Using git as a Source Code Managment (SCM) tool is a great way to manage source code. While creating a example console application to demonstrate how to use
System.CommandLine I documented most of what I was doing. I had originally included a lot of detail in that documentation.
After completing the documentation I decided that while it might be useful to me or someone else in the future, having all of that information in a single post was just too much. I decided to break up the content into smaller more managable parts. This is one of those parts.
- Initialize source repository
- Add a .gitignore and README
- Add initial template files
- Create branch and add remote
Initialize source repository
Now is a good time to initialize your source repository. I am going to use a
git repository to manage the source. If you are using a different source code management (SCM) tool to manage your source then be sure to use the respective commands for you tool. The steps are basically the same for all SCM tool.
Ensure that your are in the root directory for your new project and initialize the repository.
$ cd ~/SimpleCmdLine $ git init Initialized empty Git repository in /Users/iesoftwaredeveloper/repos/SimpleCmdLine/.git/ $
Add a .gitignore and README
To help ensure that we avoid committing files that we don't usually want in our git repos we should create a
.gitignore file. Fortunately,
dotnet can help us create a simple
.gitignore that will accommodate some common files when developing using Visual Studio. If you are using Visual Studio Code the same
.gitignore will also apply. If you are using a different Integrated Development Environment (IDE) or using a simple text editor then you will still benefit from creating the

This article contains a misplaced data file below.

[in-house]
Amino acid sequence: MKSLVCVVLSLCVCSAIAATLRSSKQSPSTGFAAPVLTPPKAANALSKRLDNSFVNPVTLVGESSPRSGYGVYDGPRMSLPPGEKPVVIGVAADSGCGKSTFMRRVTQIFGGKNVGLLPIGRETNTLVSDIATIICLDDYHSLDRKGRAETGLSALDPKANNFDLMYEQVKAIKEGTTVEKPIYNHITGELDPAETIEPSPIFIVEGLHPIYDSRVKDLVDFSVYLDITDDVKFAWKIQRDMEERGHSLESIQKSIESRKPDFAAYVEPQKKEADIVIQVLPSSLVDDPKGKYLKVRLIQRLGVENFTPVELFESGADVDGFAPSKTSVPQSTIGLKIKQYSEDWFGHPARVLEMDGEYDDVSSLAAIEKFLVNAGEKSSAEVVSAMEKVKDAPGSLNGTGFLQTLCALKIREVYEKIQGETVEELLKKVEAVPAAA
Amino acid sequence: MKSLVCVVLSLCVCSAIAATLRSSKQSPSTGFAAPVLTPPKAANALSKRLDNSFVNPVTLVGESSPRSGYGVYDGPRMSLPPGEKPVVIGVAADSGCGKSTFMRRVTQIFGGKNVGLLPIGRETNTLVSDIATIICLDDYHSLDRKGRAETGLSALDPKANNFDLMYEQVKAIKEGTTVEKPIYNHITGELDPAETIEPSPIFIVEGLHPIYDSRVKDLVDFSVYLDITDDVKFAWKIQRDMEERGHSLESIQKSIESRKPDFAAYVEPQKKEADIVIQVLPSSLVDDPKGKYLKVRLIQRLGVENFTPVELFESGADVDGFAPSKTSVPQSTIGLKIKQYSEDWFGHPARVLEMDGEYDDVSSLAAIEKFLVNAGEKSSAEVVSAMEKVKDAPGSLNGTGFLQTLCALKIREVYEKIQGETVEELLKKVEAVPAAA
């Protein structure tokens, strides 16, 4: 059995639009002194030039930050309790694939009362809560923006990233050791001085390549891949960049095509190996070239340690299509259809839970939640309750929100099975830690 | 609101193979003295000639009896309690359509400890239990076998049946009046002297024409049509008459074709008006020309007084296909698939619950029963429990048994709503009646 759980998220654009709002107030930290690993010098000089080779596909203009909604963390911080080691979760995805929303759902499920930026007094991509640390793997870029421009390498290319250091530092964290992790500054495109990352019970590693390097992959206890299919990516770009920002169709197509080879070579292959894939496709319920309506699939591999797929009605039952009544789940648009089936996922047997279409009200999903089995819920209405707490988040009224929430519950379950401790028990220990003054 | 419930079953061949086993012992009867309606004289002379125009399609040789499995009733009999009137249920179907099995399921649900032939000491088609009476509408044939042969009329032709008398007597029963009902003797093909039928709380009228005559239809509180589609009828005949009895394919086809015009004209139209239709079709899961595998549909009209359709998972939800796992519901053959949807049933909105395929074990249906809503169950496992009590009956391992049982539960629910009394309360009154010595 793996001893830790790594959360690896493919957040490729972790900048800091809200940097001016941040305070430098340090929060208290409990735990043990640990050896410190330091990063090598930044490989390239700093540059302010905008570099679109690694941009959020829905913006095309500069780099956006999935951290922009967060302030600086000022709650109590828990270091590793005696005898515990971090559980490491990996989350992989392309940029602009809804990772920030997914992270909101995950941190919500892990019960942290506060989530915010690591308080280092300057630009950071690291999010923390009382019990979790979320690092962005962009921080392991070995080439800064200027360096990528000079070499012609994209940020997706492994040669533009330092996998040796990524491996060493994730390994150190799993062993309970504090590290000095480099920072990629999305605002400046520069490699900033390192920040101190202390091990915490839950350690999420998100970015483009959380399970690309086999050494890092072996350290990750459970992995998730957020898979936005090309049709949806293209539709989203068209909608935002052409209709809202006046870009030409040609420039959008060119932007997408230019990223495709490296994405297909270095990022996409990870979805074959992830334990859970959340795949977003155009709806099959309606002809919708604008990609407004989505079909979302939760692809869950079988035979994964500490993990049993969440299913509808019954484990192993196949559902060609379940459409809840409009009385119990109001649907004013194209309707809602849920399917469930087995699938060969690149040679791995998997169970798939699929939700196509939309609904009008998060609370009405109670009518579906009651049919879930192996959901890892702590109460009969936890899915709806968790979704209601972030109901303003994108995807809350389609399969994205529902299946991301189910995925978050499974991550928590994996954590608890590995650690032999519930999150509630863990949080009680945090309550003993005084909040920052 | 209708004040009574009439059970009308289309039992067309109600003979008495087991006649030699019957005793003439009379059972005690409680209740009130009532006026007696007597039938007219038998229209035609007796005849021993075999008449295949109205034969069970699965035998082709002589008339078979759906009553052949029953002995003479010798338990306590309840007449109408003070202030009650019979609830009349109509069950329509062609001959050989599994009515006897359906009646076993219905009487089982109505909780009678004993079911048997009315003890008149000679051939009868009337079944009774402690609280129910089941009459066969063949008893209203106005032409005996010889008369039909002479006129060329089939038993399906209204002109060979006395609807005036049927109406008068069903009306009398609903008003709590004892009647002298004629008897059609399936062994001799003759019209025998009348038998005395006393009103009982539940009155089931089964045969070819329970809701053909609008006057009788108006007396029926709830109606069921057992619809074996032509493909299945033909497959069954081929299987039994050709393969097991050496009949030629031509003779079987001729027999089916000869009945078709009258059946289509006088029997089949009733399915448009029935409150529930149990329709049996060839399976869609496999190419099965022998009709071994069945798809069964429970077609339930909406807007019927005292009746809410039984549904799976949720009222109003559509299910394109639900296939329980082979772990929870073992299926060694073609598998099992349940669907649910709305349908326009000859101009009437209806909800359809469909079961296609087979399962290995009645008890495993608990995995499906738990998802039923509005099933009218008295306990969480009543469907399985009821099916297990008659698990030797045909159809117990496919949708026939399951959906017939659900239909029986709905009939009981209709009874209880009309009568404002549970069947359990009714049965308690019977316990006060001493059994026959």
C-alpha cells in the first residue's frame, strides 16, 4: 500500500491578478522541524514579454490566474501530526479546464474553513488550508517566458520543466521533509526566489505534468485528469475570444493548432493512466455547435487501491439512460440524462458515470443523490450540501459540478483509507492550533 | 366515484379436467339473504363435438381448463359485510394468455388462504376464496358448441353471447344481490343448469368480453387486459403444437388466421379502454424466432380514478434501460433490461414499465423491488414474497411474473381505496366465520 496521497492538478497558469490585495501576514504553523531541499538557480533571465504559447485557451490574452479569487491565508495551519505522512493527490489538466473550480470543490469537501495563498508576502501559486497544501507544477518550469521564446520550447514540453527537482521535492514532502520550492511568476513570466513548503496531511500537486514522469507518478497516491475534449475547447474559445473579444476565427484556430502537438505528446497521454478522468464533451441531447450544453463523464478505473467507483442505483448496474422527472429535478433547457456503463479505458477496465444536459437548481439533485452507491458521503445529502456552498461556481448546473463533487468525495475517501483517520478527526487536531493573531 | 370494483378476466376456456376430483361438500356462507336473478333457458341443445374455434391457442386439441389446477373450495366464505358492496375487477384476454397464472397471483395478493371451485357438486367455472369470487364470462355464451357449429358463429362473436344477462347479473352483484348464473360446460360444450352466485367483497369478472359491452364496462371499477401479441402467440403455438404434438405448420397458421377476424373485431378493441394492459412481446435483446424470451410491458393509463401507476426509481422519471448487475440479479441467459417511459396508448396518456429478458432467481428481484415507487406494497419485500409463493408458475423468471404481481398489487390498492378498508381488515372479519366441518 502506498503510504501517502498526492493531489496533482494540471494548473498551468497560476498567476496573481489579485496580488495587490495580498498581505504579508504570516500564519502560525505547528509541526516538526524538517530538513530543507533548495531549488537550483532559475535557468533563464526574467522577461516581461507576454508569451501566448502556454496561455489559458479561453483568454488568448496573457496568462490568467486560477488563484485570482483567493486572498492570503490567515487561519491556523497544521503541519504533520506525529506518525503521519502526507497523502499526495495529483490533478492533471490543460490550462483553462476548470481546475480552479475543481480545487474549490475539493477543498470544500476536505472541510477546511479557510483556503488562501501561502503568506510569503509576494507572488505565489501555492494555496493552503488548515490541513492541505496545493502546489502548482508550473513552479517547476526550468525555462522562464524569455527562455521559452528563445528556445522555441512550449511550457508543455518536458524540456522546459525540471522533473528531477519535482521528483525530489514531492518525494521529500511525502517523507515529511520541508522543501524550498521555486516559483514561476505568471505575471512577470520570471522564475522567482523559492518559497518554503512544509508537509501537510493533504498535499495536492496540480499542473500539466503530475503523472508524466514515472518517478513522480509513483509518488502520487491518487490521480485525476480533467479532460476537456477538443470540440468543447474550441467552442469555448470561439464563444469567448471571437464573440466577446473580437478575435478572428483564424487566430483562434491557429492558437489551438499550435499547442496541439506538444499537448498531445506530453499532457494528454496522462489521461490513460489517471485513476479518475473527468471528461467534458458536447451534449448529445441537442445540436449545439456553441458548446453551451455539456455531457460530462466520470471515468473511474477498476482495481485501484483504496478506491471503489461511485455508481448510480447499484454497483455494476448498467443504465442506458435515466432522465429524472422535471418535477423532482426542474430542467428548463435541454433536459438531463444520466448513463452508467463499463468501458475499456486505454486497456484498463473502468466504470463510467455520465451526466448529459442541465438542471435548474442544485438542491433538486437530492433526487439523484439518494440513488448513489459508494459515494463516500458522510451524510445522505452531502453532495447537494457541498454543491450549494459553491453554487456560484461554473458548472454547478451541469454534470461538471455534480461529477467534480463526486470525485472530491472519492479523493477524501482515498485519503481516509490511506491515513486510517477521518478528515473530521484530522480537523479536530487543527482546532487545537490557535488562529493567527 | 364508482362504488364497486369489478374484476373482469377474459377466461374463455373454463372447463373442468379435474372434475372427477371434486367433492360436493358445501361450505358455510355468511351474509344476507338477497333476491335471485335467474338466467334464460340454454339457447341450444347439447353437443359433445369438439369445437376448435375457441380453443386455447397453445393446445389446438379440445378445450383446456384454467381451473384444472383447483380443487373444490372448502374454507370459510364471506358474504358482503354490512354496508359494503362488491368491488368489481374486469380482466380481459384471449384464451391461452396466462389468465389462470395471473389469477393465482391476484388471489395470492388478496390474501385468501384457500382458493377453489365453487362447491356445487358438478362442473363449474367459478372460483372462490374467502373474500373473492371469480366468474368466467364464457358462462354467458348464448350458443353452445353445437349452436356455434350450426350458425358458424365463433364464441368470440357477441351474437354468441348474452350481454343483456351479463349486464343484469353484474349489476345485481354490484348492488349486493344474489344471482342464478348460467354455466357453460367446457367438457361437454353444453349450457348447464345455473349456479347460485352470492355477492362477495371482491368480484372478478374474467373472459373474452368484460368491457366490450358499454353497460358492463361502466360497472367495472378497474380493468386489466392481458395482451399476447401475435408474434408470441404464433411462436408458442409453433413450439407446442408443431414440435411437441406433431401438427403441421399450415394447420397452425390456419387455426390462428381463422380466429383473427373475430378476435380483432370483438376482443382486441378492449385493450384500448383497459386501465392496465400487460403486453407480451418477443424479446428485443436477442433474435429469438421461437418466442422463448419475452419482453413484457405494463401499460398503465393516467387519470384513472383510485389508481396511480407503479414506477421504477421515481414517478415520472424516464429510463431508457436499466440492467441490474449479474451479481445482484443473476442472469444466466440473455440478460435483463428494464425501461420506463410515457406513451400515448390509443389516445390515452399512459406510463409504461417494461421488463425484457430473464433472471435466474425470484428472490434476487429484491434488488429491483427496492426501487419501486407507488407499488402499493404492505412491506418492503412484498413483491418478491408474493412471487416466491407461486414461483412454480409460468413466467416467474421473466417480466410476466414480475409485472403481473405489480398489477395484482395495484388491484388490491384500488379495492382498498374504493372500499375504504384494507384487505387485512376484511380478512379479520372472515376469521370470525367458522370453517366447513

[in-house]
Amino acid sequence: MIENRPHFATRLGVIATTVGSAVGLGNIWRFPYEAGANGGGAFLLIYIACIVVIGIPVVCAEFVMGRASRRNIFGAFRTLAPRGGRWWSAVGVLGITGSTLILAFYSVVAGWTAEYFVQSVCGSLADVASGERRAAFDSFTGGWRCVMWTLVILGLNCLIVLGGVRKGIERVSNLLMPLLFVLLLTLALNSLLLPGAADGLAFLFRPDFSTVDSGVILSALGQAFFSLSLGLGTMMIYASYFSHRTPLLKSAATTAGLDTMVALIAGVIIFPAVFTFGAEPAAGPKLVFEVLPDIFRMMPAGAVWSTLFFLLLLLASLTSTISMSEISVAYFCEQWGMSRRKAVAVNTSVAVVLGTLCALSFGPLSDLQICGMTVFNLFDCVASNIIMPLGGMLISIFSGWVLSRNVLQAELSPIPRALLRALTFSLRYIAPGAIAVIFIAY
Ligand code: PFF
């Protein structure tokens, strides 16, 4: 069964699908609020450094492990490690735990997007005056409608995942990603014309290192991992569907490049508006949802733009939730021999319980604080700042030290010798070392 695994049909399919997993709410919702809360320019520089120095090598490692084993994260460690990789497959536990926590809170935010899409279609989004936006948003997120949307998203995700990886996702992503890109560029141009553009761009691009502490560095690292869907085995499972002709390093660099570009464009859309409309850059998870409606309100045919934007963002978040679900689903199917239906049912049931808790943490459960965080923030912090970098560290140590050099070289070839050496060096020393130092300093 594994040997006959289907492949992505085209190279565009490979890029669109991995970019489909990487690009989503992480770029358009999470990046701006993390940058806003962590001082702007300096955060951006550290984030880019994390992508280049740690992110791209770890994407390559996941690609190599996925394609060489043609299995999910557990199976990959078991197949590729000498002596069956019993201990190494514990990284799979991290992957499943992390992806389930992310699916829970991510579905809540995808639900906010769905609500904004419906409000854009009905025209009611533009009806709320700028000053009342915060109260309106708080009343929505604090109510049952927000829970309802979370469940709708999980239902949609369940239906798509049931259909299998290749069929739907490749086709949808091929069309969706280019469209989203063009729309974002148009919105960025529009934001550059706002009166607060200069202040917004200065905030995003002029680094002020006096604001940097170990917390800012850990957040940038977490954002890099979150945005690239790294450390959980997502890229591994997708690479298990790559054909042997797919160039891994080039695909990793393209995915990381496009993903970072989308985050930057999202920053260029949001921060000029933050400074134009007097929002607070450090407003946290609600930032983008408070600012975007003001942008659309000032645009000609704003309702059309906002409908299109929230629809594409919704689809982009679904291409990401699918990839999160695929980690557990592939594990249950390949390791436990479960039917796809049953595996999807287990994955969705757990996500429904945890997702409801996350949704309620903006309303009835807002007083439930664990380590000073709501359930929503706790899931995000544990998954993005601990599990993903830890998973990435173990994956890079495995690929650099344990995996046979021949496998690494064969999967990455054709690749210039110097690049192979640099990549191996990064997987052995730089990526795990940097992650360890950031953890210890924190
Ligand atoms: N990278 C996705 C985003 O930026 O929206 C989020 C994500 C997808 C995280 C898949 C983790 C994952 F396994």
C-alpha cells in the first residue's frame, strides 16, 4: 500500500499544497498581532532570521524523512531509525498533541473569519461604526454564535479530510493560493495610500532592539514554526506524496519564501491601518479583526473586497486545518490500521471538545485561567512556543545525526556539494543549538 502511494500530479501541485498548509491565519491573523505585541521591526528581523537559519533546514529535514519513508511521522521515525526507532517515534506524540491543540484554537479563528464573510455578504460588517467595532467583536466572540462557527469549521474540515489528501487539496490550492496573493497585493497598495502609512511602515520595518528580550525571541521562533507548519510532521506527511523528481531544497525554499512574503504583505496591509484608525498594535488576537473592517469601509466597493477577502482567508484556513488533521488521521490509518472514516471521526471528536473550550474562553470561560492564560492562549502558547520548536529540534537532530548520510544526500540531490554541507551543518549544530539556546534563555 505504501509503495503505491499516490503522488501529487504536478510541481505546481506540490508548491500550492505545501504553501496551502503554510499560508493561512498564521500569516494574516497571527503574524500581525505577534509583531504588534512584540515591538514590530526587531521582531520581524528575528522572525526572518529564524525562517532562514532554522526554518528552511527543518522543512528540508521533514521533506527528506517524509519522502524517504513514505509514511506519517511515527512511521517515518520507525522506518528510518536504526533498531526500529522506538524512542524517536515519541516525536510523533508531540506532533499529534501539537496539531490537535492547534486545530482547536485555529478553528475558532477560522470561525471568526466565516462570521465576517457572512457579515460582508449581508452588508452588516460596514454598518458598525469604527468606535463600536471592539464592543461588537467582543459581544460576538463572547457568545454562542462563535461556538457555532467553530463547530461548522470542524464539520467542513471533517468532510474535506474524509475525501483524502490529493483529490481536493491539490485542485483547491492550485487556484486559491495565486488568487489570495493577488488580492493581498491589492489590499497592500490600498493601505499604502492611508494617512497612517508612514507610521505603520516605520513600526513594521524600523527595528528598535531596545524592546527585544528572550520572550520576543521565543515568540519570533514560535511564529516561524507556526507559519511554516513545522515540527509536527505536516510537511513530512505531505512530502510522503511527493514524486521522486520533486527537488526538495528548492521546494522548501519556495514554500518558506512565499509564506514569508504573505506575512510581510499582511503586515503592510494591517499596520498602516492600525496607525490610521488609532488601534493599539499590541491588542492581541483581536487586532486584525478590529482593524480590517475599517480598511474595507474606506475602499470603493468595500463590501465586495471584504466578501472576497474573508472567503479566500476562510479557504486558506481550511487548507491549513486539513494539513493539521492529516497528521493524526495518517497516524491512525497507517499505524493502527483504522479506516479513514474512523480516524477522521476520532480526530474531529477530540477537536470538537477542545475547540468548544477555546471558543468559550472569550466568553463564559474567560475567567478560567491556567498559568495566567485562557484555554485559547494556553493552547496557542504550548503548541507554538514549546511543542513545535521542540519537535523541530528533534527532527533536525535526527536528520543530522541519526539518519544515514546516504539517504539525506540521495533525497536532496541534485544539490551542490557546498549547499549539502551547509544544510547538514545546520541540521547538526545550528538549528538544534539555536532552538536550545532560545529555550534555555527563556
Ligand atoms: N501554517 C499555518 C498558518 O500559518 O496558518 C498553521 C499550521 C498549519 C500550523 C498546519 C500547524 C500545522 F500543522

.gitignore using this method. Many of the items are created as part of the
To create a dotnet focused
.gitignore using the
dotnet new gitignore command. While we are here I will create a basic README.md as well.
Note: The readme template is not installed by default. If you do not have it installed then dotnet will search NuGet for a matching template. I installed the template from author Rodolpho Alves named "Readme (Markdown)". You can install it using the command
dotnet new -i ARDC.Commons.Templates::0.2.1This is entirely optional and you can certainly just manually create your own README.md
$ dotnet new gitignore The template "dotnet gitignore file" was created successfully. $ dotnet new readme The template "Readme (Markdown)" was created successfully. $ git add .gitignore $ git add README.md $
Add initial template files
Now that we have initialized the git repo and added a .gitignore, go ahead and add the intial files created by template and commit them. Since there are only two of files I will add them individually. Once the files are added we can commit the changes to the repo.
$ git add src/Program.cs $ git add src/SimpleCmdLine.csproj $ git status On branch main No commits yet Changes to be committed: (use "git rm --cached <file>..." to unstage) new file: .gitignore new file: README.md new file: src/Program.cs new file: src/SimpleCmdLine.csproj Untracked files: (use "git add <file>..." to include in what will be committed) $ git commit -m "Initial commit"
You could add all of the files in the directory using
git add .or
git add srcto add the files in the src directory.
Create branch and add remote
Now that we have made our first commit we can push our local repository to a remote. I want to make sure that the current branch which is the default is named
main to match the default branch name I use on my remote git repository. In this case it is, but if your git instance still uses a default branch by some other name this will ensure it is named
Once we have (re)named the local branch we can add the remote and push it to the remote repository.
Be sure to use your username for user and whatever you named your remote repository for repo
# Rename current branch to main (forcefully) git branch -M main # Set the new remote git remote add origin firstname.lastname@example.org:user/repo.git # Verify the new remote git remote -v > origin email@example.com:user/repo.git (fetch) > origin firstname.lastname@example.org:user/repo.git (push)
Now that we have made our intial commit and set the remote we can push the changes to the remote.
$ git push -u origin main Enumerating objects: 7, done. Counting objects: 100% (7/7), done. Delta compression using up to 16 threads Compressing objects: 100% (7/7), done. Writing objects: 100% (7/7), 3.97 KiB | 3.97 MiB/s, done. Total 7 (delta 0), reused 0 (delta 0), pack-reused 0 To github.com:iesoftwaredeveloper/SimpleCmdLine.git * [new branch] main -> main Branch 'main' set up to track remote branch 'main' from 'origin'. $
You now have a local repository and can push it to a remote repository.